Oil riches, vulnerability in a new desert state
Abu Dhabi, U.A.E.
More than 50 billion recoverable barrels of oil lie beneath the sands of the United Arab Emirates.Skip to next paragraph
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That fact has made the U.A.E. one of the richest countries per capita in the world. It has also helped make it among the most vulnerable.
With annual oil revenues of more than $15 billion and a government development policy of extending the benefits of oil wealth to every citizen, a land of desert Bedouin and Gulf traders has in the past decade been transformed into the beginnings of a modern society.
But it is a society being built in a volatile region near the strategic Strait of Hormuz oil route and in the shadow of warring Iran and Iraq.
The U.A.E. is therefore forced to work toward development of a credible defense capability. It is doing this by buying advanced antiaircraft missiles and jet fighters from Western countries, and by joining the other wealthy and vulnerable Gulf states in the Gulf Cooperation Council.
But Sheikh Zayid ibn Sultan al-Nuhayan, president of the U.A.E. and ruler of the richest emirate, Abu Dhabi, sees neutrality, diplomacy, and international cooperation as ultimately contributing far more than military might to the stability of the region and his regime.
Since the outbreak of the Gulf war in September 1980, the U.A.E. has maintained diplomatic relations as well as trade links with the unpredictable Shiite Muslim government of Ayatollah Khomeini, while at the same time contributing about $1.5 billion in aid to the Sunni Muslim government of Iraqi President Saddam Hussein.
There are challenges as well on the domestic front.
The construction and development boom of the 1970s saw an increase in the foreign labor force to the extent that the local population is presently outnumbered by expatriates four to one in a total population of 1 million. And because of the low educational level of most of the indigenous population, foreigners will continue to be needed in great numbers run the country.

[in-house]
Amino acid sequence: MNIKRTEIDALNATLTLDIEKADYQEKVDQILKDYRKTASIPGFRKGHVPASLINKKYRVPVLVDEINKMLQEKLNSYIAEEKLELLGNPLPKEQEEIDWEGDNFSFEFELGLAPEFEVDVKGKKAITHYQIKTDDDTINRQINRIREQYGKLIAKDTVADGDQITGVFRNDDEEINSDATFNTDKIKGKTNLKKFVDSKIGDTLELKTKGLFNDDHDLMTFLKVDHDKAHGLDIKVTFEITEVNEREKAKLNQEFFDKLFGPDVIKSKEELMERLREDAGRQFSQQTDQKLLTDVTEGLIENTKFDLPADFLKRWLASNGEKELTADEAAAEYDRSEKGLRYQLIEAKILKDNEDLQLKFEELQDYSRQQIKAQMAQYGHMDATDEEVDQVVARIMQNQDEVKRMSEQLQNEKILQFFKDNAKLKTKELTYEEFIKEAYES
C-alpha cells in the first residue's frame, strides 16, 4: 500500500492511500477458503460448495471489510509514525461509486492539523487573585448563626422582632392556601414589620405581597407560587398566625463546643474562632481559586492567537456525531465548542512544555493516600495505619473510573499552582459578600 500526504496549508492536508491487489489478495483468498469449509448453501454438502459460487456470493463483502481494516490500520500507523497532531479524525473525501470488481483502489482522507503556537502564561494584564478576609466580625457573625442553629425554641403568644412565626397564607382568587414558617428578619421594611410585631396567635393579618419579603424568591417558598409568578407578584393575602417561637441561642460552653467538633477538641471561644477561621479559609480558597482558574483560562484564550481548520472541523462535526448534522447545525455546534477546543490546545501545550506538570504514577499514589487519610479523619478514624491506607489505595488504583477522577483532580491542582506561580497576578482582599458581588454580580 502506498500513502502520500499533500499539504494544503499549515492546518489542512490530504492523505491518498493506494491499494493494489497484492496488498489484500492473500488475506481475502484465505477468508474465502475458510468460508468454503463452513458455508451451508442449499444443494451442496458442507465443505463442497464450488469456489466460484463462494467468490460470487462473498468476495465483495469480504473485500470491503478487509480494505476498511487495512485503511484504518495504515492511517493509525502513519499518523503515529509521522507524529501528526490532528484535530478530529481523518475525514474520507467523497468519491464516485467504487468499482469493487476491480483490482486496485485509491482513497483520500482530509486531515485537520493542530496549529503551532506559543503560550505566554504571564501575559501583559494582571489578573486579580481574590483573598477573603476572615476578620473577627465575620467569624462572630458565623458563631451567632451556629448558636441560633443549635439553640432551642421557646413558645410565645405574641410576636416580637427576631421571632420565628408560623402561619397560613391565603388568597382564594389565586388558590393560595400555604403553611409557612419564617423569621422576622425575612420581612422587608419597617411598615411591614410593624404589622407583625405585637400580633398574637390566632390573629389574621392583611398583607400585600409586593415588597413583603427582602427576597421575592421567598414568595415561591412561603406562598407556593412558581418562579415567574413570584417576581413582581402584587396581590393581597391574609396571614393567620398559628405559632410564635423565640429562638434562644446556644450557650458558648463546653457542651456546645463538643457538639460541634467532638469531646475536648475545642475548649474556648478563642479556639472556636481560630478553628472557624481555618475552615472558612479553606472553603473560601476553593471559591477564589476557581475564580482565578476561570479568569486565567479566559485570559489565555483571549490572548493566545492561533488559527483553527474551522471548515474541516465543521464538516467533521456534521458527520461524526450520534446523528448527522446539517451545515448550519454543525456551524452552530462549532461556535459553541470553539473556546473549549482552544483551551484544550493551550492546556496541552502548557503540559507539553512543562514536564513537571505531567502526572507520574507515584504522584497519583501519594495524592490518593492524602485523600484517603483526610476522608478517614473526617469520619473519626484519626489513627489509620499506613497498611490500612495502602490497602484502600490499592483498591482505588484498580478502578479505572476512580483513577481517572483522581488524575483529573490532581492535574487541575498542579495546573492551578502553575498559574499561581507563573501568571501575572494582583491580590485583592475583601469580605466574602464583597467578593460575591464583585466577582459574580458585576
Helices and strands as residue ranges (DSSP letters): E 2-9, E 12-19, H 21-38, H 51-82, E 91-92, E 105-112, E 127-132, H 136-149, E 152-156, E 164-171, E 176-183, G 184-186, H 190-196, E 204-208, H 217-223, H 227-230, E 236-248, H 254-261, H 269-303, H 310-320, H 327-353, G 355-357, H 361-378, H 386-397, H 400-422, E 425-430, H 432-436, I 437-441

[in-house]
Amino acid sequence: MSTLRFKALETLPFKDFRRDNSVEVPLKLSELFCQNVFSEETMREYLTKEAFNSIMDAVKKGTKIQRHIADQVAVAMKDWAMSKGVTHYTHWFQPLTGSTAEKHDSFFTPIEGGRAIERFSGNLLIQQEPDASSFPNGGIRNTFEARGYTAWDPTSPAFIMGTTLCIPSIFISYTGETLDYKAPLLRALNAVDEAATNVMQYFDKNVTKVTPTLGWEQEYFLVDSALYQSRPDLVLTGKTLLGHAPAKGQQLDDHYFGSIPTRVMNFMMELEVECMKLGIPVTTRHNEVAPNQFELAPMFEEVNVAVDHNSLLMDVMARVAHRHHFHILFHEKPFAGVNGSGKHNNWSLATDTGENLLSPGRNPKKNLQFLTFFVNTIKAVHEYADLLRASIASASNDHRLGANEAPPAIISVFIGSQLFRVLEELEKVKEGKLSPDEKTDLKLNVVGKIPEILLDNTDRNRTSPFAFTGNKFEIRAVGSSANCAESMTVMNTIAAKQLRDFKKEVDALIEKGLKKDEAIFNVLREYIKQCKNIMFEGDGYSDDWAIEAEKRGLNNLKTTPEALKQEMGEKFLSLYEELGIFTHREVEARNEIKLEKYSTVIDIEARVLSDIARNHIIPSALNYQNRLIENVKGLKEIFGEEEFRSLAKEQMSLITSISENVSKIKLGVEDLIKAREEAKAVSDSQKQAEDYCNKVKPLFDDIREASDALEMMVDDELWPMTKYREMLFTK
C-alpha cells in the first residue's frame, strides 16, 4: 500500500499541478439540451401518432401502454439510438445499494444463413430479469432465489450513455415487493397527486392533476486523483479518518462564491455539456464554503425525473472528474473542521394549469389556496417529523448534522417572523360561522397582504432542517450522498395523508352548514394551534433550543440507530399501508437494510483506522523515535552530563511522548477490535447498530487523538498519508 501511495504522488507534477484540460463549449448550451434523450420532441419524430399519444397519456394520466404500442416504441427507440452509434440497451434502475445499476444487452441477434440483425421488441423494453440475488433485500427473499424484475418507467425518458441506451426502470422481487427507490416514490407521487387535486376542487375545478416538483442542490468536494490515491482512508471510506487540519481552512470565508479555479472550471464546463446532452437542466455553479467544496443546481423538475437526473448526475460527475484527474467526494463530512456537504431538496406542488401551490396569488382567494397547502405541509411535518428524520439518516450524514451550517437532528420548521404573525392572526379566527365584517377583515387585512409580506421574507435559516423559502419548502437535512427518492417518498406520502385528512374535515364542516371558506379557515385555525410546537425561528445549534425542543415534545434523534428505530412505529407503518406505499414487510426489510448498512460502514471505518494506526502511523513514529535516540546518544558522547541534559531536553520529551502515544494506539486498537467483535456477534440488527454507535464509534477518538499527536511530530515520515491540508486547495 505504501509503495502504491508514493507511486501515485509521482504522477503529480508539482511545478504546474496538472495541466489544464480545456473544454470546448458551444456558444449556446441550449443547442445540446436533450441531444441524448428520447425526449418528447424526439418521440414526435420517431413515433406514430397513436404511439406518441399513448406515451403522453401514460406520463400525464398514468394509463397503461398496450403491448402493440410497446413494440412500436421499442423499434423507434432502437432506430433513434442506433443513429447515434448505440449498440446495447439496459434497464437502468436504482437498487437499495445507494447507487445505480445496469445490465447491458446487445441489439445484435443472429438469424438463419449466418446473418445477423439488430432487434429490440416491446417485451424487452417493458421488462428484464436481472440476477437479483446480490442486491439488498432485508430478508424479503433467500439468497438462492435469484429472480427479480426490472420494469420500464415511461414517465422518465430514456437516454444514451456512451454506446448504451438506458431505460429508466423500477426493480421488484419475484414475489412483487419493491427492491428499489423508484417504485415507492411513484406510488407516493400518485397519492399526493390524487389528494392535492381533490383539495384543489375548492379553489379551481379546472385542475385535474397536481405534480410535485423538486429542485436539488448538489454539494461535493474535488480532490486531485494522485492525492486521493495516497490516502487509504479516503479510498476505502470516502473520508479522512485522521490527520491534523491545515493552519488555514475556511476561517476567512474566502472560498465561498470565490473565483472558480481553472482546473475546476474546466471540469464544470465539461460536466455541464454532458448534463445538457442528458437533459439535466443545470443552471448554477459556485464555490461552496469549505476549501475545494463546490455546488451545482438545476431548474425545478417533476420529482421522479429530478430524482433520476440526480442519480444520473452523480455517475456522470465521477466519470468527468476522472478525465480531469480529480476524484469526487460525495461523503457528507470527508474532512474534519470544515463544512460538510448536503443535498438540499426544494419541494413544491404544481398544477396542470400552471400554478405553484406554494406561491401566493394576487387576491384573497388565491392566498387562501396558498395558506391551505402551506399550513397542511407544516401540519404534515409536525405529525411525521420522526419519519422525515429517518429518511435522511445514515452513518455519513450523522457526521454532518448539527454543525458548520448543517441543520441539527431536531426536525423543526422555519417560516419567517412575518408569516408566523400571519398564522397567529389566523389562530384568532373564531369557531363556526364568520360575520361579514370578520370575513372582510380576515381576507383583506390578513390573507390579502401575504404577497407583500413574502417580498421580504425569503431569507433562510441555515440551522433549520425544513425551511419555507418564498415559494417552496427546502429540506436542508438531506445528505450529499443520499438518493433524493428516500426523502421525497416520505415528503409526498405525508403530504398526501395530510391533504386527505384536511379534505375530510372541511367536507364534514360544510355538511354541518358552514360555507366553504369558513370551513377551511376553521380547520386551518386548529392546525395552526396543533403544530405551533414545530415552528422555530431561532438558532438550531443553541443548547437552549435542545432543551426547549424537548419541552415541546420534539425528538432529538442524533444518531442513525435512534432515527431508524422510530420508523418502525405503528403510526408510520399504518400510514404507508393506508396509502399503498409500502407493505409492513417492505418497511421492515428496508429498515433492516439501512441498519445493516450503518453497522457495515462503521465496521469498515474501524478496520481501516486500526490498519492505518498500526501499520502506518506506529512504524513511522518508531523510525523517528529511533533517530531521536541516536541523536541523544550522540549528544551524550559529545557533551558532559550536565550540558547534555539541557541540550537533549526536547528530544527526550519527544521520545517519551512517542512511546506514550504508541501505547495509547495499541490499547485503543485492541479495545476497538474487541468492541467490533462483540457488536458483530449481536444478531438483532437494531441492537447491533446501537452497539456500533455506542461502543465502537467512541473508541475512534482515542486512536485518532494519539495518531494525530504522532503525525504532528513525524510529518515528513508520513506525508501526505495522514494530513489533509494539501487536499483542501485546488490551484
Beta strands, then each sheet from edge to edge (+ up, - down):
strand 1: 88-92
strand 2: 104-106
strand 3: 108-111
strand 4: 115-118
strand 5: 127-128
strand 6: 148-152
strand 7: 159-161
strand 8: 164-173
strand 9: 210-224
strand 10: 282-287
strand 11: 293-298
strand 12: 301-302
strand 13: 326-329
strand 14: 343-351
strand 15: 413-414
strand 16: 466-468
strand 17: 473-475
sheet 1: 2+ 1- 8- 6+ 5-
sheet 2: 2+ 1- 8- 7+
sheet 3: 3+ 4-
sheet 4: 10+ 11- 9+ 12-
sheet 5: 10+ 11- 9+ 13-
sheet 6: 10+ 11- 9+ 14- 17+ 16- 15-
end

Despite the current low demand for oil and a production cutback of about 200, 000 barrels a day by Abu Dhabi, construction is continuing throughout Abu Dhabi, and there has been no significant effect so far on the economy as a whole. This, despite projections that the U.A.E. faces a deficit in its federal budget this year. Some development projects have been delayed or reduced in scope, but it appears the only seriously affected sector in Abu Dhabi has been oil. Offshore drilling rigs that a year ago were for hire for $40,000 a day are now available for $22,000 a day. The rate for onshore rigs has also fallen, from $25,000 a day to $15,000 a day.
In Dubai, where construction has for the most part been completed, merchants and traders are riding out a period of stagnation primarily the result of the Gulf war and increased trade restrictions by Iran. Trade with Iran, Dubai's largest market two years ago, is said to be down 75 percent from 1981 levels.
On other fronts, the fallout from the Israeli invasion of Lebanon - and the widespread perception here that the United States could have stopped the Israelis, but didn't - is of concern to Sheikh Zayid, as it is to other moderate Arab regimes friendly with the US. Sheikh Zayid is concerned that, unless the Reagan Middle East peace initiative bears at least some fruit, his government must distance itself from the US.